0
$\begingroup$

Consider some very ground pieces of a non sticky solid material and put it on a piece of paper but be careful that these pieces must be very finely ground (somewhat powdery material but should not be exact powder).

Now stuck your used pen or pencil very hard on that material. I observed that some pieces stick around the nib of pen. Now gently push your pen on that material again I found that some material again sticked around the previously stuck material on the nip of pen.

I don't know which force is responsible for sticking of material around the nib of pen someone said that it is adhesion but I don't think adhesion forces play such a strong role here.Am I right or totally wrong?

EDIT

I think that I myself understood which forces are responsible and what is happening in this situation so I am posting the answer below.

$\endgroup$
0

2 Answers 2

0
$\begingroup$

I have not done this in person, but since you say that dipping it a second time into the powder causes more dust to stick to the already stuck dust, I think this is most likely electrostatics at work. If the dust itself is "non-sticky," then something other than adhesion must be happening.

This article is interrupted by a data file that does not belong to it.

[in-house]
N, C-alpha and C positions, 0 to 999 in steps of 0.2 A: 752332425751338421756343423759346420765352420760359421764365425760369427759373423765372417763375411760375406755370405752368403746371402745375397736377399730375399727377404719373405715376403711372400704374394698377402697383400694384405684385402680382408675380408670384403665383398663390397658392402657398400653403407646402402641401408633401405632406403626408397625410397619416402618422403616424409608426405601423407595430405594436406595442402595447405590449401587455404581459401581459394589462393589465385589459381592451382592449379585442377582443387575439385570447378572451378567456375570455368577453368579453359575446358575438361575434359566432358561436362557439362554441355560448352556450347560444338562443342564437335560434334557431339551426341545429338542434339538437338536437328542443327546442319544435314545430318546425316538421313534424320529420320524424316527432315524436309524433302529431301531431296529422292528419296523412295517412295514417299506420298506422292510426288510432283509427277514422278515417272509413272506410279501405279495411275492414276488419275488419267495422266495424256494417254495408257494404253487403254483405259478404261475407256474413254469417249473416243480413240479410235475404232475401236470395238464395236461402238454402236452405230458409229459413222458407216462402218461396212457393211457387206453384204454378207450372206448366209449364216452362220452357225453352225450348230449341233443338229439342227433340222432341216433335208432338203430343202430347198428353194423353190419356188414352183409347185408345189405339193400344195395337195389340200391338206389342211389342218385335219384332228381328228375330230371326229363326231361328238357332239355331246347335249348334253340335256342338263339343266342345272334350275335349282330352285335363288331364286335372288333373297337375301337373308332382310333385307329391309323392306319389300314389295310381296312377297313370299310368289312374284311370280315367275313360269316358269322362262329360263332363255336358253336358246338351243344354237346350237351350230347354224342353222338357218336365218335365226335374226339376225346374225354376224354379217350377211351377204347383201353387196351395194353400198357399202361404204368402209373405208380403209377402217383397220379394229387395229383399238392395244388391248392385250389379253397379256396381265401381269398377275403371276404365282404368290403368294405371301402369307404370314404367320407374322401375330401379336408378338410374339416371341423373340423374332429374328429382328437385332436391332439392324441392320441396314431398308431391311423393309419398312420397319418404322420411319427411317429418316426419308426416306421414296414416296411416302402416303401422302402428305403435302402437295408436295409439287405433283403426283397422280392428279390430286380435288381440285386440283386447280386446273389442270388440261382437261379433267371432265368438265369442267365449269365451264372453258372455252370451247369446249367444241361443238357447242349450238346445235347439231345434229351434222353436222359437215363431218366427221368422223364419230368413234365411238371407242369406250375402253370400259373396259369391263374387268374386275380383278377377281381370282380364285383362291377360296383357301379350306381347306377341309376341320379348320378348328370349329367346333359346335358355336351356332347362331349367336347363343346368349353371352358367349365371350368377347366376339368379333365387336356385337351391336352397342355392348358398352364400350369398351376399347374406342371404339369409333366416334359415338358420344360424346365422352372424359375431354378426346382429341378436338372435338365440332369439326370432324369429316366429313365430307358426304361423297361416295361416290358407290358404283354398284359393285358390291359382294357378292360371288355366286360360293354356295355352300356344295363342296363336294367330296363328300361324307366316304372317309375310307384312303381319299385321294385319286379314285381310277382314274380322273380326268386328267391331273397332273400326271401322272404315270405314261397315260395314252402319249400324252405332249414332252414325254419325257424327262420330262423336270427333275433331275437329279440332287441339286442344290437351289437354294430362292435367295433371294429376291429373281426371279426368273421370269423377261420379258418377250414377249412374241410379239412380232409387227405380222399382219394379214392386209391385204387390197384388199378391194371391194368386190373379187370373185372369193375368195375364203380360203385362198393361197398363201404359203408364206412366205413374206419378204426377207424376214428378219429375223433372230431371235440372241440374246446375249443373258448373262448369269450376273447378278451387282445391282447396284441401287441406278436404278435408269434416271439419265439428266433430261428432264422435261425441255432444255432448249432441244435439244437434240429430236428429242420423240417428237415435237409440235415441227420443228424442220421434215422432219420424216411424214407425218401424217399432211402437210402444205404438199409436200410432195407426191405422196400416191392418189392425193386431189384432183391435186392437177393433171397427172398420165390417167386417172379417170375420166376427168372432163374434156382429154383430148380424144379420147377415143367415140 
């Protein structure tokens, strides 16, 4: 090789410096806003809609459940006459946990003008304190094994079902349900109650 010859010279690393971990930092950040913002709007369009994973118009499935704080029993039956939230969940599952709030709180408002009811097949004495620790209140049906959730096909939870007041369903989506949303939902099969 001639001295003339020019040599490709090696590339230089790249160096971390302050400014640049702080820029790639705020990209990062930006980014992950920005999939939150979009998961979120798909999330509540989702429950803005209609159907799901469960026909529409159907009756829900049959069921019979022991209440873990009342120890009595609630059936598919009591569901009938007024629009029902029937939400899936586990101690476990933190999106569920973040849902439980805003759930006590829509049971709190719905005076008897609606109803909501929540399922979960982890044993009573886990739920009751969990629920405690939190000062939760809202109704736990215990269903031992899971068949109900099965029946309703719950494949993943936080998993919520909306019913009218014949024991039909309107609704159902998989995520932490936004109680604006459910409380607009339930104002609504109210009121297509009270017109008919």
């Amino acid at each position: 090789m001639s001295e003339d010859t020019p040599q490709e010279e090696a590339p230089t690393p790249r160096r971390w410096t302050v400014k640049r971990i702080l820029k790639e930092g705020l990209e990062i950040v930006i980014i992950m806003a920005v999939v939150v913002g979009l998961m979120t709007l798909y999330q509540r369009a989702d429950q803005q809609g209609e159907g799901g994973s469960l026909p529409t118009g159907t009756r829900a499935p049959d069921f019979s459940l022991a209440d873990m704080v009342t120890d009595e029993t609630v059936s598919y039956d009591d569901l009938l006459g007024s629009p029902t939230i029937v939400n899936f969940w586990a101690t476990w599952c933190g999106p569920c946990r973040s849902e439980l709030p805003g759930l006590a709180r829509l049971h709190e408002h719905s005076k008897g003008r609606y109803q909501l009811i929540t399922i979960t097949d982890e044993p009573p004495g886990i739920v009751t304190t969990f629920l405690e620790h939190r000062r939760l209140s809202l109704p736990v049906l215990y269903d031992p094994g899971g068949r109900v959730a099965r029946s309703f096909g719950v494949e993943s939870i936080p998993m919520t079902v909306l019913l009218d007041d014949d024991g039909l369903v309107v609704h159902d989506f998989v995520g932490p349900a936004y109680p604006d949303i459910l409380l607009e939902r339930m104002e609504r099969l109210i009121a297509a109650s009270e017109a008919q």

Remember, electrostatic forces are actually quite strong compared to most other fundamental forces. Some kind of adhesion may help this phenomenon out, but for everyday life phenomena electromagnetic forces usually dominate.

$\endgroup$
0
$\begingroup$

If we consider the situation carefully then I think that when we write with a pen then it gets charged(i performed the experiment during completing my notes) due to rubbing the surface of nib of pen and paper(due to friction).

From my study of electrostatics I know that pointed surfaces are very highly charged. Its consequence may be that when we stuck the pen on powder it may result in polarization of powdery particles due to dielectric breakdown and will result in electrostatic attraction between nib of pen and the powdery material.

Please comment if I am wrong somewhere.

$\endgroup$
2
  • 2
    $\begingroup$ What about adhesion due to small amounts of moisture on the pen (or even due to weak contact forces like van der Waals interactions that don't require any exchange of charge)? $\endgroup$ May 3, 2019 at 17:03
  • $\begingroup$ They can also be responsible for that. $\endgroup$ May 4, 2019 at 5:00

Your Answer

By clicking “Post Your Answer”, you agree to our terms of service, privacy policy and cookie policy

Not the answer you're looking for? Browse other questions tagged or ask your own question.